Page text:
A sponsor dies, a pastor ‘steps away’

A sponsor dies, a pastor ‘steps away’ June 13, 2024

One of my favorite people at the Big Box died last week.

John C. worked on the day shift, so I hadn’t seen him much in recent years, Back when I worked days, though, I got to know him a little bit and he became someone I sometimes turned to for counsel or consolation.

John was a sponsor. I’m not sure how I learned that, but you could just kind of tell — even if you were someone, like me, with no direct experience in the world of 12-step programs. He was just somebody who seemed to have been granted the serenity, courage, and wisdom that he’d been praying for every day for more than 30 years. Because he had and he was.

The “Serenity Prayer” is so familiar that we sometimes forget how unusual an attribute that is, but you know serenity when you see it, and John had it.

He never told me any of the stories he sometimes hinted at or shared with others about his life before those 30-plus years of sobriety. I suppose maybe that’s because he wasn’t worried that I’d need the warning. But I heard enough of those stories second-hand to marvel at the difference between the man I knew and the man in those stories.

John became a good man because he knew he was all-too capable of being a very bad man. That knowledge also made him patient, kind, and merciful to the rest of us.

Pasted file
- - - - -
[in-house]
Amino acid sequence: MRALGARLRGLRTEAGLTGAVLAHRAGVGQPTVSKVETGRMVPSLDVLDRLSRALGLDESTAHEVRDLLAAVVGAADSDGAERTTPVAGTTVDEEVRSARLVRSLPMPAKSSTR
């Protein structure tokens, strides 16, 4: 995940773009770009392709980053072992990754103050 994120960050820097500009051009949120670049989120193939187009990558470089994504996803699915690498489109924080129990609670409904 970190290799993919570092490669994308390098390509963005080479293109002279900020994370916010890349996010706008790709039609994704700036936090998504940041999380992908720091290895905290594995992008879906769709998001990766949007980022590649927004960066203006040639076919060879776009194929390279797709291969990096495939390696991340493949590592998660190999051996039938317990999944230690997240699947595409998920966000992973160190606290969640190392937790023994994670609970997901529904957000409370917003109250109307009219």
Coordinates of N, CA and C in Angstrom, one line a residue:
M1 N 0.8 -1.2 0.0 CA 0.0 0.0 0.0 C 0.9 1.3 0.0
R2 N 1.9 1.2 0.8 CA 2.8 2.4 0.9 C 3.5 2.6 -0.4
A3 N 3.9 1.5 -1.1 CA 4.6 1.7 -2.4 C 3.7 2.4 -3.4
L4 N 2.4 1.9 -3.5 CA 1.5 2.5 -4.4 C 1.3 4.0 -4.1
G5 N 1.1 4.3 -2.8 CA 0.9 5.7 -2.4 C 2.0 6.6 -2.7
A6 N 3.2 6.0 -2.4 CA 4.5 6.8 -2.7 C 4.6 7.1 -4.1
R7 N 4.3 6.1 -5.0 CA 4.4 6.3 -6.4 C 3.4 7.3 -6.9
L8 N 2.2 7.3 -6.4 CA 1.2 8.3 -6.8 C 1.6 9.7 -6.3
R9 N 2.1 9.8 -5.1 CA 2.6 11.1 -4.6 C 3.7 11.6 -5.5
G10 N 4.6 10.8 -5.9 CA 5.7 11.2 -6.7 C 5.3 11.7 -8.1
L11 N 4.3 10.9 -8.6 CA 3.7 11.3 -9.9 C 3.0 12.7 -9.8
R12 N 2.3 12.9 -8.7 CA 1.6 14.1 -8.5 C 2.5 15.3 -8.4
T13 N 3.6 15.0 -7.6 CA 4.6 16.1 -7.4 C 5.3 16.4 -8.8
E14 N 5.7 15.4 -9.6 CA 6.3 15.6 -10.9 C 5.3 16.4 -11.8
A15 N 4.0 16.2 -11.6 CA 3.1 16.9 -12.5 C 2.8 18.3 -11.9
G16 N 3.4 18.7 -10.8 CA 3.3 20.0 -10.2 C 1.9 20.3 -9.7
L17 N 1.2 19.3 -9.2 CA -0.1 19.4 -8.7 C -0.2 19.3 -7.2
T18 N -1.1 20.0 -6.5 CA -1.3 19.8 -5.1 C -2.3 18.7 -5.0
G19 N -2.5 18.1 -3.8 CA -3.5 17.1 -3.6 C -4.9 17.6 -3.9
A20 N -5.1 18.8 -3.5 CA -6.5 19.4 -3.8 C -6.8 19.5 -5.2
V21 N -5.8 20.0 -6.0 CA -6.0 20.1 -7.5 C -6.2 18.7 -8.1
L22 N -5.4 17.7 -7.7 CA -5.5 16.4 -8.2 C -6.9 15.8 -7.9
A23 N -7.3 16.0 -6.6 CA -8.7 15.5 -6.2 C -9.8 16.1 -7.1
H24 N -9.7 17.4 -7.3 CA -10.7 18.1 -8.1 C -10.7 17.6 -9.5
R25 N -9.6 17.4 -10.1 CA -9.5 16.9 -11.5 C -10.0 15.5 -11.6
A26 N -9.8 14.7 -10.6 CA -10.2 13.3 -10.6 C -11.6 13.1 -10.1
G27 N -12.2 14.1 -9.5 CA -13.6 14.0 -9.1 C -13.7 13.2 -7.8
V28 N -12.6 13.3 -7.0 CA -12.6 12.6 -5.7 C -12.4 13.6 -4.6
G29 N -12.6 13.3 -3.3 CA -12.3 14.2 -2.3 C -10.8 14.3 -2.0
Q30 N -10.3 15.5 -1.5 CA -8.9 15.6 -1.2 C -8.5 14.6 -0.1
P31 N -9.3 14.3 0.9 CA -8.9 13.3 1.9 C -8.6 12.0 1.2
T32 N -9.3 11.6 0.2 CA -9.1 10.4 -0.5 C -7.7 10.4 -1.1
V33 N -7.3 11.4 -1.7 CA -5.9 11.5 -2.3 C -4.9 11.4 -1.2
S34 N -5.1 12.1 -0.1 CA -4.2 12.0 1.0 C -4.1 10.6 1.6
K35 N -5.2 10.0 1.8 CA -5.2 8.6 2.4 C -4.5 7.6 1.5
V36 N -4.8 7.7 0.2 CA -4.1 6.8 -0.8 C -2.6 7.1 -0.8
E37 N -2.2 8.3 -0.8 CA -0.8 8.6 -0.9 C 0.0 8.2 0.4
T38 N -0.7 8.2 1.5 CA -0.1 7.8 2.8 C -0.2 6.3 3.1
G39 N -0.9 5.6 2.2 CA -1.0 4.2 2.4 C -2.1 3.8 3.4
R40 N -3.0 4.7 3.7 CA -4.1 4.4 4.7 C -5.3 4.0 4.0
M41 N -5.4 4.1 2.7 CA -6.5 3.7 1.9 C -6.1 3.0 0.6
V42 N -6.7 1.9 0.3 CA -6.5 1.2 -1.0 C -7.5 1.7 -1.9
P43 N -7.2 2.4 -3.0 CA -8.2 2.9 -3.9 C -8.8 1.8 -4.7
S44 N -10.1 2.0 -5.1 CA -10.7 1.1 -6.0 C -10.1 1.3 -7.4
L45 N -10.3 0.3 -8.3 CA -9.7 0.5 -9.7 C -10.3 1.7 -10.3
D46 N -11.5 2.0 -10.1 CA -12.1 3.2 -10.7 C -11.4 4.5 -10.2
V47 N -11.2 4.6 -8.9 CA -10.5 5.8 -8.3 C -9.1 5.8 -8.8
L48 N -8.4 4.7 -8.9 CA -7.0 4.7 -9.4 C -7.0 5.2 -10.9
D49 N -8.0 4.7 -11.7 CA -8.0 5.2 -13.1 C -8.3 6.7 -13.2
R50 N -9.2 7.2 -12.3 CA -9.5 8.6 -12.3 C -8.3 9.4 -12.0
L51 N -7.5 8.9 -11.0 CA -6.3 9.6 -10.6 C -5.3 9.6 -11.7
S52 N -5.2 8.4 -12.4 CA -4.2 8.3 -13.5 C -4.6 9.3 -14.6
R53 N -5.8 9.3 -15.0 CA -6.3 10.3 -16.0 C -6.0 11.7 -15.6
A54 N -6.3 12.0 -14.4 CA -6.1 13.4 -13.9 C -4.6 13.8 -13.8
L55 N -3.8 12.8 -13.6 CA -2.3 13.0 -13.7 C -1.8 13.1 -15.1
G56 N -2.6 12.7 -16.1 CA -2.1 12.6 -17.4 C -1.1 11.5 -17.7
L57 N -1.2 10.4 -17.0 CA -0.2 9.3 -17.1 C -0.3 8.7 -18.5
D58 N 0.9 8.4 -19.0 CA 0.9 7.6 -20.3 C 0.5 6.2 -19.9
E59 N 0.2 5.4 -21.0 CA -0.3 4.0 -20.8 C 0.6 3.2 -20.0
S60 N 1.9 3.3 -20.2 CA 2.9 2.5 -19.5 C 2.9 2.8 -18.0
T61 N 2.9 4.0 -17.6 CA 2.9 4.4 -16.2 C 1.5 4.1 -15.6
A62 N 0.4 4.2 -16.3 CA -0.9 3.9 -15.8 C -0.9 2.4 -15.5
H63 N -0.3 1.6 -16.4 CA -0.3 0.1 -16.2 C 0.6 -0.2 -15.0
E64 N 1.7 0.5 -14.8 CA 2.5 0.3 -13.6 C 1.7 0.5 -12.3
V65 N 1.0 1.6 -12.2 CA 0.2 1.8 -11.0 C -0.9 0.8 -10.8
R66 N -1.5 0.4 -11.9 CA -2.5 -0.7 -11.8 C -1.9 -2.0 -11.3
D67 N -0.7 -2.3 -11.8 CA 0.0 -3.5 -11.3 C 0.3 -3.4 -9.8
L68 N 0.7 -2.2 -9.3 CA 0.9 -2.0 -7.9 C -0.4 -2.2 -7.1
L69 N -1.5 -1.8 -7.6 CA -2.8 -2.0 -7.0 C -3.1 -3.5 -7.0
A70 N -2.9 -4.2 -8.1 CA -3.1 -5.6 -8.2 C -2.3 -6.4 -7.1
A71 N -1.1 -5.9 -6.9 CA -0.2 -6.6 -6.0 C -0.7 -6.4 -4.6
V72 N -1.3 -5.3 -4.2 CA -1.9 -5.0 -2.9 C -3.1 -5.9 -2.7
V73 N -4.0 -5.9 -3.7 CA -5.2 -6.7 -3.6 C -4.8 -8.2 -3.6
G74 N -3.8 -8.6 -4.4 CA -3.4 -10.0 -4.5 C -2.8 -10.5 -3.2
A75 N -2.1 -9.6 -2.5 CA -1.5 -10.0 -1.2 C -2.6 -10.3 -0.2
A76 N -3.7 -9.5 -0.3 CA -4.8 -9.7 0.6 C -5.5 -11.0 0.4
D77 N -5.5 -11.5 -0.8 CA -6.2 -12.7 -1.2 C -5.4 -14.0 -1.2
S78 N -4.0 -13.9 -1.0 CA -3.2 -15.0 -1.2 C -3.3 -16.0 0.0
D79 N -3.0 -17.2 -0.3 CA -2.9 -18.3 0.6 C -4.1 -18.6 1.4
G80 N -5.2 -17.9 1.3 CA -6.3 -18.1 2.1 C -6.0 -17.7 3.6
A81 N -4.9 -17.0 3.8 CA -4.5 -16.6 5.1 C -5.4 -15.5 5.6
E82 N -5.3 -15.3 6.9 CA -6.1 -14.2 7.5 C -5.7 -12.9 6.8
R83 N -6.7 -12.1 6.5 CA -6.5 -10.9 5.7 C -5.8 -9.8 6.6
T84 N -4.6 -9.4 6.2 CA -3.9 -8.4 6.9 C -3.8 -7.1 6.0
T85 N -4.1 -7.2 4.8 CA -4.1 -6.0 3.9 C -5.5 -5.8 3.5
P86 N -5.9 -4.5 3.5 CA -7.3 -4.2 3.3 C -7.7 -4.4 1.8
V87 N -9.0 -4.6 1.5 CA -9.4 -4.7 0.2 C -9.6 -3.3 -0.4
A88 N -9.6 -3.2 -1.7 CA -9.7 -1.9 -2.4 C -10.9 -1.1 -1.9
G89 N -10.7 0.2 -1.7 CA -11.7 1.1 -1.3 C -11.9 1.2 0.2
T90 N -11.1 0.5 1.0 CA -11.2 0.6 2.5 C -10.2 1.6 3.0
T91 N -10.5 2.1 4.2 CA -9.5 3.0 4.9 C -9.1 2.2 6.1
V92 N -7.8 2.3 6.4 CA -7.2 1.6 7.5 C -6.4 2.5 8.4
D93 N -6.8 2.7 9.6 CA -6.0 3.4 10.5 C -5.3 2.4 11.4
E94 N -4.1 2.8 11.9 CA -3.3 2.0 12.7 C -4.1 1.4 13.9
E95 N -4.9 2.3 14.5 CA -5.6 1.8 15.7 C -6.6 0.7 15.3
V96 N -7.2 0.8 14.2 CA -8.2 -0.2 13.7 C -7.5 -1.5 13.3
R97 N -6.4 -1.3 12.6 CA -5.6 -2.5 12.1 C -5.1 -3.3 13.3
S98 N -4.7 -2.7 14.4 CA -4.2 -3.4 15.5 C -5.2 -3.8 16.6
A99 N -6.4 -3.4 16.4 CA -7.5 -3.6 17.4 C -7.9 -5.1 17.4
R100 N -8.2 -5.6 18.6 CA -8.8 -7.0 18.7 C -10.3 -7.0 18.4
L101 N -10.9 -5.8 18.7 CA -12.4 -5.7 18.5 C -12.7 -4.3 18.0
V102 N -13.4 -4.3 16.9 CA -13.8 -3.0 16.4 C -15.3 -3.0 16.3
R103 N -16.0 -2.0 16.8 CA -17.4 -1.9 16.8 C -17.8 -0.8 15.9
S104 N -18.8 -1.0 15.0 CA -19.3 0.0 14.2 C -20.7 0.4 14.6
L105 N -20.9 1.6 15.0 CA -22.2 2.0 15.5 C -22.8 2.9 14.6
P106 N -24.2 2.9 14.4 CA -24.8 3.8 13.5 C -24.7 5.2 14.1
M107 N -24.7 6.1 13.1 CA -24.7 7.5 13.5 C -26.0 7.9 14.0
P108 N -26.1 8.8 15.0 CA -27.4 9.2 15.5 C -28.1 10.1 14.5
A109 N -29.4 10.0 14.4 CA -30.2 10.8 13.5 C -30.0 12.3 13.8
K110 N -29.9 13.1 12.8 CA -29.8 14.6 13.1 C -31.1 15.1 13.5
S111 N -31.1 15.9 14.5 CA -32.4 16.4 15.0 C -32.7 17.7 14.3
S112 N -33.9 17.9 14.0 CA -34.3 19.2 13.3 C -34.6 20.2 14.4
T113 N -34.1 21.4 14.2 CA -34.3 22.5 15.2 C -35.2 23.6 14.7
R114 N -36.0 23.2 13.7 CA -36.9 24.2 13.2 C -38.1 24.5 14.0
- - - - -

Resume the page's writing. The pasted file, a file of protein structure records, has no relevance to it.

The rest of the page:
He didn’t have any close family, but I do worry about the anonymous someones for whom he served as a sponsor. I hope those folks are able to find others with the same hard-won patience and wisdom that I’m sure they found in him.

Rest in peace, John. Your memory is already a blessing,


Tony Campolo used to tell a joke when he was invited to preach at a church. “If you knew all the sin in my life,” he’d say, “then you would have never invited a person like me to speak from your pulpit.”

He’d let that hang out there for a beat or two before saying, “But don’t get cocky. If I knew all the sin in your lives, I’d never have agreed to come to speak to a room full of people like this.”

That always got a nervous laugh because or in spite of it all being more or less true.

Tony’s joke highlights the difference between those of us who gather in the church sanctuary on Sunday mornings and those of us, like John, who gather downstairs, in the linoleum basement on weekday evenings. And I think it shows they understand something those of us upstairs don’t.

I’ve been thinking about that again after reading this story: “Tony Evans says he is ‘stepping away’ from leading Dallas megachurch due to ‘sin.’

Tony Evans, the longtime leader of a Dallas megachurch and bestselling author, has announced that he is stepping back from his ministry due to “sin” he committed years ago.

“The foundation of our ministry has always been our commitment to the Word of God as the absolute supreme standard of truth to which we are to conform our lives,” Evans said in a Sunday (June 9) statement to his Oak Cliff Bible Fellowship church that was posted on its website.